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At 17, Daniel Grant is the youngest rider in Real Wake. He’s also the only rider to include wakeskating — which is a smaller board where the rider is not strapped in — in his video part. Grant honed his skills on the cables of Thailand and turned pro before he was a teenager. He has been traveling the world in search of new winch spots and new tricks ever since.
XGames.com: You’re one of the few guys who has managed to excel in both wakeskating and wakeboarding. Why did you decide to include both in your Real Wake part?
Daniel Grant: I knew from the start I wanted both to be included. Whether I could do both was my first question once I found out about Real Wake. The majority of the part is wakeboarding, but I’m glad I got to sneak in some wakeskate clips.
You’ve earned a lot of acclaim for your cable riding. Is that where you focused most of your efforts for Real Wake?
Definitely cable and System 2.0 was a main focus for me at the start. It was hard not to when my house is five minutes from the park, which is what inspired me to [focus on] park riding, unseen winch spots and really bringing out the urban aspect of wakeboarding and wakeskating.
How did you get the nickname “Tao”?
When I was around 10 years old, I was really into my pet turtles. My helmet was painted green. I then got a huge, bright green CGA-approved vest. All those things added up to me being called Turtle, which translated into Thai is, “Tao.”
As one of the youngest guys on the circuit, who do you look up to? How does it feel to be competing alongside guys who are twice your age?
There are so many riders out there who I look up to who have helped me since I started. I won the Worlds in my first pro event at 13, which was surreal. I suppose that has helped me deal the pressure at events.
How long did you spend filming your Real Wake part?
We didn’t even know where to shoot the part at first. When I found out about the project I was in Thailand filming for the new Liquid Force movie, but as soon as I heard about this project everything was put on hold to focus on X Games. I flew out to the U.S to hook up with Collin (Harrington), and my Real Wake part was filmed in about four weeks.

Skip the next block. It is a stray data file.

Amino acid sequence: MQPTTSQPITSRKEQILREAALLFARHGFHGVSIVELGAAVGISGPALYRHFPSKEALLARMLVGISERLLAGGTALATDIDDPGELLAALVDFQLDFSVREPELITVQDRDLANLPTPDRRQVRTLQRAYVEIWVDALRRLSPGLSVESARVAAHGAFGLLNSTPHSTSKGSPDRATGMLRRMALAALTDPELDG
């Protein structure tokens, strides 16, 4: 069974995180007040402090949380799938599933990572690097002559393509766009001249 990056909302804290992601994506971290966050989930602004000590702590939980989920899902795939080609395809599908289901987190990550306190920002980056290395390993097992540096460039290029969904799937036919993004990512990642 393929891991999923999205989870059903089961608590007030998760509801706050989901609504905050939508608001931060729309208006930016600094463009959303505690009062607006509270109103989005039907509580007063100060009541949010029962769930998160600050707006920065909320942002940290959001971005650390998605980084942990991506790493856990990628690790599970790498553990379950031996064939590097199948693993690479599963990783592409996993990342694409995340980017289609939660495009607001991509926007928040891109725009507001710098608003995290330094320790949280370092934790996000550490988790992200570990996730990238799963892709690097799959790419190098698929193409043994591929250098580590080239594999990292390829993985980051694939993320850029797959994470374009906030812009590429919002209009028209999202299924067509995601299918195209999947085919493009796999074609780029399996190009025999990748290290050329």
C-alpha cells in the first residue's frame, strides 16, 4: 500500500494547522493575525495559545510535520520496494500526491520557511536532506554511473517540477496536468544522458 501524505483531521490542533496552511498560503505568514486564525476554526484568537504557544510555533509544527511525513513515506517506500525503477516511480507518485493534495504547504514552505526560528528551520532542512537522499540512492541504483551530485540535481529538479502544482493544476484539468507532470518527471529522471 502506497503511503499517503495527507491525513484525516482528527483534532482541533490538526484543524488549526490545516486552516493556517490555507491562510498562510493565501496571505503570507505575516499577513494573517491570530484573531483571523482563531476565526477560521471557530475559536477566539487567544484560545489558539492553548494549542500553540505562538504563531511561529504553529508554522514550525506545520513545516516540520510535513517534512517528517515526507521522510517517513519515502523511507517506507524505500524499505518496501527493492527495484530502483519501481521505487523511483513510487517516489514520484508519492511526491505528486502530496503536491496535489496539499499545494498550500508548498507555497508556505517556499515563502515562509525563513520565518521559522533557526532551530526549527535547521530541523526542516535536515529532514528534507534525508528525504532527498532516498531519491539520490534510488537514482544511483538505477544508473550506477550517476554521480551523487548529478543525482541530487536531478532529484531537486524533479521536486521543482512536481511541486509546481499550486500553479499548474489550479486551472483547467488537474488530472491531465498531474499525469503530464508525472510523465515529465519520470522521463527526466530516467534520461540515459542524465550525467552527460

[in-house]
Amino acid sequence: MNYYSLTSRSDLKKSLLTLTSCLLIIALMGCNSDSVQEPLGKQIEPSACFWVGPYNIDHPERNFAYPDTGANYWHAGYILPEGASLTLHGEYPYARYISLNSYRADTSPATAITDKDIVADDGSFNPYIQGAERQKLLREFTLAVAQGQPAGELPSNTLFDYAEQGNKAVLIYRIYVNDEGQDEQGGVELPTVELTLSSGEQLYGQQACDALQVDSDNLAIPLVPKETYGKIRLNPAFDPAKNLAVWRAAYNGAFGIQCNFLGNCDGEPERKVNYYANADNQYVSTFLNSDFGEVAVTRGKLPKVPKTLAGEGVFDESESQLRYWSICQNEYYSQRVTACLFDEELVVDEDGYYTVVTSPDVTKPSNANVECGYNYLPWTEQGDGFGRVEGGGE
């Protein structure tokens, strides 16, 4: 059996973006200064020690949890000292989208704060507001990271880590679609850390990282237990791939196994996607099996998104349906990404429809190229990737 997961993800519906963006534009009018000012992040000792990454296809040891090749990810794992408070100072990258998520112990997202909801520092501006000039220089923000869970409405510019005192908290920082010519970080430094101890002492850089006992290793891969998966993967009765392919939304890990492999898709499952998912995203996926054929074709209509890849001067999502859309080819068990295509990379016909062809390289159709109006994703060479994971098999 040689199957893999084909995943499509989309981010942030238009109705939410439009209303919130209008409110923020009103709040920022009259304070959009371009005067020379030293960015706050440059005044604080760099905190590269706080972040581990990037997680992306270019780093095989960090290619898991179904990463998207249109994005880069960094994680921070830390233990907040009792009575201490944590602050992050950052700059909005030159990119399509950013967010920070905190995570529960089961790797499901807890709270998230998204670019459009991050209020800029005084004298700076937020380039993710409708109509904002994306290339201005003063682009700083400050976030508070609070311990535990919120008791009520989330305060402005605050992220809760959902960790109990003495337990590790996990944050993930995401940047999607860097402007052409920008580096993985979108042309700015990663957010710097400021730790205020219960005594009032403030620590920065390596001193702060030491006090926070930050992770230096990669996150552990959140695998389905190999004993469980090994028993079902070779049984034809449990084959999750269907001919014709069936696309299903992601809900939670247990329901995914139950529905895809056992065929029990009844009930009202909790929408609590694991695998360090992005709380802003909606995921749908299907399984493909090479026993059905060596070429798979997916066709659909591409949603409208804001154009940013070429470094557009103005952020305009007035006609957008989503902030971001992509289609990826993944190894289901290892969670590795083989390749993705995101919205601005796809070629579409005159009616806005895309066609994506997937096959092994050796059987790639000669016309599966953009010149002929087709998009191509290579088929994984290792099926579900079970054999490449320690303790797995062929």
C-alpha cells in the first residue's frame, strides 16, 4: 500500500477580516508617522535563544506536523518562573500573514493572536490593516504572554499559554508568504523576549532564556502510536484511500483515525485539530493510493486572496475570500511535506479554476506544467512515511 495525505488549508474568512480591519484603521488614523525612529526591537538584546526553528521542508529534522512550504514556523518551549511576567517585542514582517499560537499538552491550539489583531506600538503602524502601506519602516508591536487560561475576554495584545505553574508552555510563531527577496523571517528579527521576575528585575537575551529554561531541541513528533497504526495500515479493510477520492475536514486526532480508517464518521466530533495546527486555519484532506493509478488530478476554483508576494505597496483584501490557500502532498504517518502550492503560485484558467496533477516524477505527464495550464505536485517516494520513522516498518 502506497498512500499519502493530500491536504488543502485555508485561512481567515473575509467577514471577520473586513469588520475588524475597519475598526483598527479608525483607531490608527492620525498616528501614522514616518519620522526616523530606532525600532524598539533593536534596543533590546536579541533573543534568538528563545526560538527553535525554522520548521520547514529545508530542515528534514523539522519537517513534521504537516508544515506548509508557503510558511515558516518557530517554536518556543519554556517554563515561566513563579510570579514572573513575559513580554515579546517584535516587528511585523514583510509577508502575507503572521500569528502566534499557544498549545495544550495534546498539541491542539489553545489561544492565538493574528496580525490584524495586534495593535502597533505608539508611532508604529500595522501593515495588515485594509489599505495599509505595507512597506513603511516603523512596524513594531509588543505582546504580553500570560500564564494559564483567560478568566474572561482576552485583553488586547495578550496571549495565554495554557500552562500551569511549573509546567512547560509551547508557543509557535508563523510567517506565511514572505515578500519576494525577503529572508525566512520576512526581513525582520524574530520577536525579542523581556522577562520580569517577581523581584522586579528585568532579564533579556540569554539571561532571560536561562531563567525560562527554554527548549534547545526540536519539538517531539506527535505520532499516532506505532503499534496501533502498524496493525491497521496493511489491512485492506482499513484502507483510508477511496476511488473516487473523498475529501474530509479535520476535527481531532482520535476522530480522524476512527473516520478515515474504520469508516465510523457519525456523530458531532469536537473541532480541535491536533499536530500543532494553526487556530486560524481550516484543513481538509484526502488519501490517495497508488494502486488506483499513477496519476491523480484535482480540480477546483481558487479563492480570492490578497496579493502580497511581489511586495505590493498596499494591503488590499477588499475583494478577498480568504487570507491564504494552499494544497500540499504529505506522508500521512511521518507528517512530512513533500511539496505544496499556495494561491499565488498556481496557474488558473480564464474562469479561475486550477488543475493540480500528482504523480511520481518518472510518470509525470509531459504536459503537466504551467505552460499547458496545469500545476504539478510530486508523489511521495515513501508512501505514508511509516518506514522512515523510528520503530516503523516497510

How was it different from other filming projects you’ve worked on?
The challenge was making it different than any video part I’ve done in the past. I realized I am one of a select group who has the opportunity to demonstrate my style of riding. It was different because I know what it means to the sport, but also challenging, as I was already involved in other filming and needed it to be different.
Were there any particular shots you worked especially hard to get?
Winching shots are the real hard ones to get. It just takes a lot of patience and time, as well as having to deal with cops who don’t understand what we’re trying to do. On the last day of filming I tried a double Moby Dick — the only double flip I’ve been thinking about doing, ever. I really wanted to bring technicality to a double flip, but that didn’t end well. Two months down the road, I am just back riding again.
What do you think about wakeboarding being part of the X Games again?
X Games is where the sport belongs. The comp circuit has a place but it’s not everything because the association tries to mold [the sport in] a certain direction. But at the end of the day, it’s an individual sport and we should just do our thing. A lot of wakeboarders and wakeskaters have a similar mentality to skateboarding — people are progressing their own abilities and others are feeding from that.
What will it take to win?
What will win this will be any rider’s part that is unique, creative with unseen tricks. I feel like the best clips, that are going to stoke me out, will be mostly on a System 2.0 or winch.
What’s next for you, personally?
I have a handful of comps coming up, but my main focus is to progress my riding and finish my personal project. I’m planning to release it towards the end of the year. I really want to focus getting clips from places I travel to around the world.